MM client Rick G. sends in his trip report from our July Cotopaxi Express.
The July 12 – 20 “Cotopaxi Express” team had a great adventure and — thanks to the outstanding leadership of our guide, Nico M. — enjoyed success on summit day. Rick G., from Indiana, USA, and Anders B. and Kjerski F. (both from Norway) met at the wonderfully comfortable Hacienda Rumiloma, in the hills above Quito on Sunday morning, July 13. That day, we enjoyed an informative and scenic tour of the historic Old City and its incredibly beautiful churches, squares, and streets. On Monday morning, we met up with Nico, rode up the Quito Teleferico (“The Second Highest Cable Car in the World), and began our acclimatizing with a laid-back hike-and-scamble up the Rucu Pichincha (15,696) volcano.
Next, it was a hour or so drive to the little town of El Chaupi where we rested in a casual hostel, chatted with some other climbers who were also getting ready for Cotopaxi, and talked about the next day’s training hike up to the Nuevos Horizantes refugios, which sits on the saddle (at 15.416) between Illiniza Sur and Illiniza Norte. It was cloudy and windy, and we appreciated the help we got with our gear from a few horses. Up at the Refugio, there was cloud and verglas outside, but Nico put together a great three-course meal and we managed to get a good rest. The next morning, Nico made the call that the conditions on Norte were not good, and so we (and the horses) came back down to El Chaupi and drove over to the Cotopaxi National Park for a “Plan B” training hike-and-scramble on Ruminahui (15,459), another extinct volcano. It was still windy — even more so, we could see, on Cotopaxi — but the views of the Park and the paramo were great.
That night, we rested up and ate well at another great place, the Chilcabamba Lodge just outside the Park, and kept our eyes on Cotopaxi, hoping for the wind to die down a bit. The next morning, we were joined by our assistant guide, Juan, had a nice lunch at the Hosteria Tambopaxi, and — because the Jose Ribas hut is closed and being rebuilt — found dinner and bunks, with several other climbers, at another small hostel in the Park. At about 10:00 p.m., we were up and on our way. We agreed that it was a good omen when the cheesy Vanilla Ice “classic” — “Ice, Ice Baby” — came on.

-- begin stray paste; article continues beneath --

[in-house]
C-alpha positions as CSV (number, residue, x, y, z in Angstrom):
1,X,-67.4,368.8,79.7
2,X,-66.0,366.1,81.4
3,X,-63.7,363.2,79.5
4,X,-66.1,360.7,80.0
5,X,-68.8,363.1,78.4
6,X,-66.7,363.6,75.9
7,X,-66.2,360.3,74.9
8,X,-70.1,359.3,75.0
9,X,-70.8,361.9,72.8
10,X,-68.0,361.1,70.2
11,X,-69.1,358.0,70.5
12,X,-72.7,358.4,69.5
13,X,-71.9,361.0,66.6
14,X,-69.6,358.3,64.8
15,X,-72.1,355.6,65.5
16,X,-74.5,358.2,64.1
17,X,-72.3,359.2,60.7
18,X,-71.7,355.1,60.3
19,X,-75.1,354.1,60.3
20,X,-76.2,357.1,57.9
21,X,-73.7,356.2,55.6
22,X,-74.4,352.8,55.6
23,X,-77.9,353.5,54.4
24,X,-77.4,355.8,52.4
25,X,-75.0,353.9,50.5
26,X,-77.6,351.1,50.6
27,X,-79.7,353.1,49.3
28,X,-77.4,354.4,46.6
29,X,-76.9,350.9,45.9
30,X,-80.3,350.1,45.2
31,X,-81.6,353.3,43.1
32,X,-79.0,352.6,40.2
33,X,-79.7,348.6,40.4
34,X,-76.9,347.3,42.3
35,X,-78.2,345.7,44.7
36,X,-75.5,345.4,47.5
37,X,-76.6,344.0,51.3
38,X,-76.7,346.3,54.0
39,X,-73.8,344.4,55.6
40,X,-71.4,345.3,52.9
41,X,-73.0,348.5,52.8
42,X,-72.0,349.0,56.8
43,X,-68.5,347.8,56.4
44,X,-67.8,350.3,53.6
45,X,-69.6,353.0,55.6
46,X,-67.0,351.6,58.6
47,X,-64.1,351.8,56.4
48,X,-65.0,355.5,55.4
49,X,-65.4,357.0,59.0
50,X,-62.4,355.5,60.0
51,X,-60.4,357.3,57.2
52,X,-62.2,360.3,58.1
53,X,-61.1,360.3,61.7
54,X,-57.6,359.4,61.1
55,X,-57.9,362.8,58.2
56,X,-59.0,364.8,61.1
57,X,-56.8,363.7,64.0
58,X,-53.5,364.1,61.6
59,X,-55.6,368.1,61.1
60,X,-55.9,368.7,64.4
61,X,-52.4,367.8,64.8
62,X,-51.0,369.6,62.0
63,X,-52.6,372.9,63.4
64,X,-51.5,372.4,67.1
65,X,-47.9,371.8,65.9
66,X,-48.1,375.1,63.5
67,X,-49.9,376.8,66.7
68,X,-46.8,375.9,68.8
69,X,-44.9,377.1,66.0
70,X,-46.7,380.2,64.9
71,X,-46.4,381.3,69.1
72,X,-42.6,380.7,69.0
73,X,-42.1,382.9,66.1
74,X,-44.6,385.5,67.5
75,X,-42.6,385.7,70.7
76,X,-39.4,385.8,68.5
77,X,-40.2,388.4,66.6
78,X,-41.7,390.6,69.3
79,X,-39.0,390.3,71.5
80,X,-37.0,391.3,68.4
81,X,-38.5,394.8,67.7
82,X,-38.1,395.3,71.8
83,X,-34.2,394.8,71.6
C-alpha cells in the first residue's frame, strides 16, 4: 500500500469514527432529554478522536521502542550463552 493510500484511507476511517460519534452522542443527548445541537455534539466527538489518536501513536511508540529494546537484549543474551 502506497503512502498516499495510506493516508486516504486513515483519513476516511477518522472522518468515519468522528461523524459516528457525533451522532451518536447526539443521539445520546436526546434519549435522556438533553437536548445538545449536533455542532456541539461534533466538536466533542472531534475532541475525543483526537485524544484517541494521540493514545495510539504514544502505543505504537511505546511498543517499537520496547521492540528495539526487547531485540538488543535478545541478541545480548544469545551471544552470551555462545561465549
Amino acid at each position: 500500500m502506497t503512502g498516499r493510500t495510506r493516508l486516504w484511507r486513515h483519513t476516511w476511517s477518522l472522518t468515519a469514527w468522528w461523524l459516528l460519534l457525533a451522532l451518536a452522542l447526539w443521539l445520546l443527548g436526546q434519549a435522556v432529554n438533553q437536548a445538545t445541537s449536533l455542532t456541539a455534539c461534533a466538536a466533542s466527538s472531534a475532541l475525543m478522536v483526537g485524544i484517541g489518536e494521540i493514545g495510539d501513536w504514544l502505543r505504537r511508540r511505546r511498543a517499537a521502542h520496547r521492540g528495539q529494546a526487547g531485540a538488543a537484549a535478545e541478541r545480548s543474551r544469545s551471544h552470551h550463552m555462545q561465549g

A 45-minute hike up sandy (but pretty much frozen) slope brought us and a few dozen other climbers — from Quebec, the U.K., and elsewhere — to the Refugio. It was windy and cold, but the skies were clear and the stars were stunning. We got into our harnesses, put on our helmets, and moved across some rock, and then a frozen snowfield, to the start of the glacier. At this point, we divided into two groups — Kjersti and Anders, the stronger and faster climbers, were with Juan and Rick paired up with Nico.
For the next several hours, we moved steadily — the first group well ahead of the second — through the wind, took a few breaks, passed a few groups and were passed by some others, and enjoyed the beautiful sunrise an hour or so from the summit. The last few hundred feet were probably the steepest and most difficult, but it turned out that we had all been well acclimatized thanks to Nico and Mountain Madness and our steady pace allowed us to make good time. The summit was clear and cold, and the views were all we could have hoped for. Because many of the other climbers had turned around, we had the summit nearly to ourselves, but we didn’t stay that long. As we started the descent, clouds started to roll in. A few hours later, we were back at the car, and feeling great. Another very restful night at the historic and enchanting Hacienda La Cienega and then it was back to Quito, Rumiloma, and — the next day — home. We were fortunate to enjoy this challenging and rewarding adventure with great company, outstanding guides, and — along the way — new friends.